My take on IE9
I’m no web developer, I’ve made my site and that’s about the sole experience of it I’ve had. I’m sure that will change as time goes on. Naturally I checked how my site looks in IE9, turns out the same as other leading browsers, which is good for me. Microsoft have really worked to be compatible with standards a lot more.
If you haven’t tried it out yet you can pick it up from here.
So I’ve been using IE9 from the day after it was released. There are a number things I like about it, but my use of it hasn’t been painless.
IE9 allows you to pin web applications to your taskbar. After seeing this it wasn’t long before I had my 2 most frequently used apps pinned. The pinned apps have styling to blend in with the theme of the app, this distracts from the point of it being in IE, it really feels a lot more like a native app.
Applications that have been pinned can utilise jump lists, for example on twitter you effectively have jump list shortcuts for Mentions and the like. Saves having to navigate the site and page loads.
Graphics Hardware Acceleration
This is another feature you should visit www.beautyoftheweb.co.uk for. It really utilises your computer for a nice browser experience. Laggy responses are gone, instead you see the site as the developer intended. Microsoft have got this right, as they should, it’s their OS after all.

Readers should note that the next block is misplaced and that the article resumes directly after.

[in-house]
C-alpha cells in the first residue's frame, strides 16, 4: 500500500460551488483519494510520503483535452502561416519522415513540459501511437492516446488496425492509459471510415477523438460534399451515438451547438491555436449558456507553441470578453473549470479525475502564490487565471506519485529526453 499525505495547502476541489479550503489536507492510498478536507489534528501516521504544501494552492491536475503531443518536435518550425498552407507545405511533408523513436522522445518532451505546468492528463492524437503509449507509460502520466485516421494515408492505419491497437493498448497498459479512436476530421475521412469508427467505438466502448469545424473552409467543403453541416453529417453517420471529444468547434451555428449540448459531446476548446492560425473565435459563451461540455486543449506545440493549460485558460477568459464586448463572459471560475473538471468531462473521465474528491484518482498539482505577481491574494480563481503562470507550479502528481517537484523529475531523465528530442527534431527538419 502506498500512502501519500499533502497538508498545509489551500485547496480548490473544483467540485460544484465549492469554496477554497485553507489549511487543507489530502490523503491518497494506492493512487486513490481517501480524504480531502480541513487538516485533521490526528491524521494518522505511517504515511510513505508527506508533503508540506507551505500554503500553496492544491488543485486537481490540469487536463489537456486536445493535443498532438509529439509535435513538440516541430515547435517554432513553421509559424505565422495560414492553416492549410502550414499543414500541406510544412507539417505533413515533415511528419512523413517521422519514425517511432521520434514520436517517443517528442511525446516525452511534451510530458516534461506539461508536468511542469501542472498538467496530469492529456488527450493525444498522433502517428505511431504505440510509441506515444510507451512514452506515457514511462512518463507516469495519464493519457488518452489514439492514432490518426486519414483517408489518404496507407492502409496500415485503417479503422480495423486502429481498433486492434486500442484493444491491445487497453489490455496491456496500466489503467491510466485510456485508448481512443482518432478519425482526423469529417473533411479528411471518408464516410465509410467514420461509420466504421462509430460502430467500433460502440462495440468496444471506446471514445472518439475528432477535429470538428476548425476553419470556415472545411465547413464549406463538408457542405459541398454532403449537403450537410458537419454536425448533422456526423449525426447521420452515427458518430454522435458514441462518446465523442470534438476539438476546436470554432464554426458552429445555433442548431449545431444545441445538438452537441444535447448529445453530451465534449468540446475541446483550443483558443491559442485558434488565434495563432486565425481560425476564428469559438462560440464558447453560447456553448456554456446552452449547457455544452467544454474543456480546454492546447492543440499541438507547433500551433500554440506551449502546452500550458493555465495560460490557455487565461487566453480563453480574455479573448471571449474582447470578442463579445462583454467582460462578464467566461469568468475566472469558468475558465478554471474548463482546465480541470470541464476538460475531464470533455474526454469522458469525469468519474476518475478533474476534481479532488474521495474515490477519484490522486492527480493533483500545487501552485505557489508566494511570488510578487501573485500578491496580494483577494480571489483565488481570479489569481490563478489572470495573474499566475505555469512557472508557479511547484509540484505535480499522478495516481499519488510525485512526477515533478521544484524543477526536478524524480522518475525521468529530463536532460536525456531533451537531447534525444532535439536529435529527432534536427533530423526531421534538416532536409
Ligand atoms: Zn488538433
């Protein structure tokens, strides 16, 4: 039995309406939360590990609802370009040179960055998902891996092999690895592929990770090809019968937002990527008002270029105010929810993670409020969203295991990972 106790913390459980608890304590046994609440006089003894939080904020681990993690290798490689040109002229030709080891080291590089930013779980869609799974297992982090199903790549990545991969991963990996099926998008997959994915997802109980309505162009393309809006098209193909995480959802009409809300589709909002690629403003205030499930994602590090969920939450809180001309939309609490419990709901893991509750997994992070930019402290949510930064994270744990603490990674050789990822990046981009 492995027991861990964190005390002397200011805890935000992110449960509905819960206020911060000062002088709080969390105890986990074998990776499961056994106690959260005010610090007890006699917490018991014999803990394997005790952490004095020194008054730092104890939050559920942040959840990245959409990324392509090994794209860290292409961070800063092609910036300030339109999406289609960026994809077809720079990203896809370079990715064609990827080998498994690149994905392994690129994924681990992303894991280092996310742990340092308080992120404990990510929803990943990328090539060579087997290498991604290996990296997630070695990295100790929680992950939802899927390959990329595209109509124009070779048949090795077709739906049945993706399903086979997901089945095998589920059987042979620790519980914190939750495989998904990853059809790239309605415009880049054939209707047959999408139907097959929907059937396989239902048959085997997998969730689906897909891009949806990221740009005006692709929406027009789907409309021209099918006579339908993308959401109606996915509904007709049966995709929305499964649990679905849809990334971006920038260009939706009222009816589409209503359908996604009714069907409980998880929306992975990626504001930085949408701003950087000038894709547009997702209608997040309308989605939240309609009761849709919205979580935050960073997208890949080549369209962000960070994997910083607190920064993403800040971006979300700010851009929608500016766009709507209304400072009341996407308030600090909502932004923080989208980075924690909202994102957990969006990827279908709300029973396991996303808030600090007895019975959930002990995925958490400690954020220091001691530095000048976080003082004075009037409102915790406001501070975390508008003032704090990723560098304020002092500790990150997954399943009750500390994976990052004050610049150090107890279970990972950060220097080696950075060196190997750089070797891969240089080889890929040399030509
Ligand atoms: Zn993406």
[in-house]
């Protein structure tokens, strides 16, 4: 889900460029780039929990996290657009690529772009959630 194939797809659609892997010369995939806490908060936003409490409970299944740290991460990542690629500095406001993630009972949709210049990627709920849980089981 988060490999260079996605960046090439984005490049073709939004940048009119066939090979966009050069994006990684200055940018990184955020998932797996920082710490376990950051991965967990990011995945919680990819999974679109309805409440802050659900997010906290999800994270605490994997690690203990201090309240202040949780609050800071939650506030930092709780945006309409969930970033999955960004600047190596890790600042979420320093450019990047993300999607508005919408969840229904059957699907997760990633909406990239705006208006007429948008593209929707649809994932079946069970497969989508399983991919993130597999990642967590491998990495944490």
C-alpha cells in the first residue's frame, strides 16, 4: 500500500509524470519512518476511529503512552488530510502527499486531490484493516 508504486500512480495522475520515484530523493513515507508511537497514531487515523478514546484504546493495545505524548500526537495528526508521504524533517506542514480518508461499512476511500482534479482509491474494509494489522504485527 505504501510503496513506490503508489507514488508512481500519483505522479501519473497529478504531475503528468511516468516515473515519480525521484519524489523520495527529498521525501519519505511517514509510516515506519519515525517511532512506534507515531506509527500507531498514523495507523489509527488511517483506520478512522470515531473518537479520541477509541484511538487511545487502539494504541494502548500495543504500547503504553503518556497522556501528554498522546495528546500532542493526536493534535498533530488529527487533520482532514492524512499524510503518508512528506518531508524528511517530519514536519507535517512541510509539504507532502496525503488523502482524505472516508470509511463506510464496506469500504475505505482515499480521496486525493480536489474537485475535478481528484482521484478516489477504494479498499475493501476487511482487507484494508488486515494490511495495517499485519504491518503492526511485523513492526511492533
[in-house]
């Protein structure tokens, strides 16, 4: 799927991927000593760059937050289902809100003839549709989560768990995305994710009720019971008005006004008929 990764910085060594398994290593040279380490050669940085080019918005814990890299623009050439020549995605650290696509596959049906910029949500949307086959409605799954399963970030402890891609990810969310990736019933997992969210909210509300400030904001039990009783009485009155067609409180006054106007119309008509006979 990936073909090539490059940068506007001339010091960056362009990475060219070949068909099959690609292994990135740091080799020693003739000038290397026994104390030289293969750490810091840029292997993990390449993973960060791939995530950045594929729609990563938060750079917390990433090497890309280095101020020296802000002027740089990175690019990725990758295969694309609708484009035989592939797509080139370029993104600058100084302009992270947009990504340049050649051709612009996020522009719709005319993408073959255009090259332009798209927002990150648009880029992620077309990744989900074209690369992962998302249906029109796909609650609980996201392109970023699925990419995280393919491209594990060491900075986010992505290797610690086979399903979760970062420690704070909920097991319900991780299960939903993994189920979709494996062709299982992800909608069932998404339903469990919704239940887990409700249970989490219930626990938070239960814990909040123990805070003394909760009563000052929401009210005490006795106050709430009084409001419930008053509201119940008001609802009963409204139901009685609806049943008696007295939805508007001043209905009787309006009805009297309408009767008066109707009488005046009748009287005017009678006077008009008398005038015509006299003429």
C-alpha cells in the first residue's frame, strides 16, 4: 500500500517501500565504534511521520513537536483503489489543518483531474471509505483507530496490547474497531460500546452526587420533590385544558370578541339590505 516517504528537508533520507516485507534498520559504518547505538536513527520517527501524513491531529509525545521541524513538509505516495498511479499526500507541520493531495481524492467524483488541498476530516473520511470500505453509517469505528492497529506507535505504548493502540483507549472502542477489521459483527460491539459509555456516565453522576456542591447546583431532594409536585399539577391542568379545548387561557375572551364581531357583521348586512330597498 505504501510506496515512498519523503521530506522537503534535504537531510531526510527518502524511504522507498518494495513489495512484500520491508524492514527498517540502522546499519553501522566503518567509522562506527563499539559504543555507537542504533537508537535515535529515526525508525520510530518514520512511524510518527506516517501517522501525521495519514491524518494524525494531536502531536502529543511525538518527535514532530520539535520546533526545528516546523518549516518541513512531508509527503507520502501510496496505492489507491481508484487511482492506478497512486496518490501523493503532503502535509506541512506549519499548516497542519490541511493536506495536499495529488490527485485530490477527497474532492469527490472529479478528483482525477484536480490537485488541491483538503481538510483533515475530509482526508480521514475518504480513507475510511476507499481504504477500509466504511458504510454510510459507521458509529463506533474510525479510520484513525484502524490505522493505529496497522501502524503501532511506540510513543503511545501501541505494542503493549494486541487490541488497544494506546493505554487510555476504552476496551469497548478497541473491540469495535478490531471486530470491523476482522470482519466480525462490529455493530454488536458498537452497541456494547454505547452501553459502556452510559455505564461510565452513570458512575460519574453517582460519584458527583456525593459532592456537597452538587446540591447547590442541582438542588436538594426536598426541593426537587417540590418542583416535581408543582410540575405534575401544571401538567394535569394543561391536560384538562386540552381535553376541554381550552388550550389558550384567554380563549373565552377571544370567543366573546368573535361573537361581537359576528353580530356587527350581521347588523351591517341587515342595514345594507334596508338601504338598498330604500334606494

Due to a slight issue I had with the Dreamspark website I was unable to use their download manager. I had to download it all using internet explorer. In the past it hasn’t been great. Here it is now:
Not too shabby.
A thing which could be useful, if you’re downloading executables, is that it scans the This will be useful for people taking their first steps on the web. Or analyses it at least. If it’s something found that isn’t deemed as good, you are warned.
Using blogger as a blogging platform I’m able to view some analytics for how many views different pages get and so on. However in IE9 this page didn’t load. There’s an uncaught exception which prevents it from continuing to load. The solution wasn’t difficult to find. Compatibility view was an easy toggle, although, unclear at first as to where it was – see bellow.
A trivial one is the fact that all my bookmarks are on Chrome, which is all well and good, if I could transfer them with ease. But even so, pinning my most common apps means I don’t really need to use them often.
For whatever reason, I was unable to install BBC iPlayer the desktop app. I have heard of other people having problems trying to install this too.
HTML5 is being pushed with this. But it isn’t something new. Other browsers have been able to cope with it for quite a while now. Yes, they may not do it quite as smoothly, because they haven’t quite got the acceleration right. A lot of the features aren’t really ‘new’ in comparison to other web browsers. Pinning is, to me, what sells it. I know I could have the shortcuts on my desktop, but that is so much cooler, the amount I use web apps it pays to get there in one click.
I’m yet to have a use for the accelerators, I’m also sure other browsers have plugins to do the same thing, but that isn’t ‘out of the box’ as such.
I like the minimalist UI, it gives me the vertical space I want most when browsing. At first glance it’s larger than Chrome’s, possibly even if you have the bookmarks bar. But Being able to pin things, for me almost eliminates the immediate bookmarks. But I also I like bookmark syncing. Another thing, which helps with the space thing. It saves your zoom level, now I’m aware this is probably the same for other browsers. But I haven’t had luck with that in the past myself.
Seems like they’ve finished playing catch up now, but not really stepped ahead. I will have to see which I prefer in time, it is a beta after all.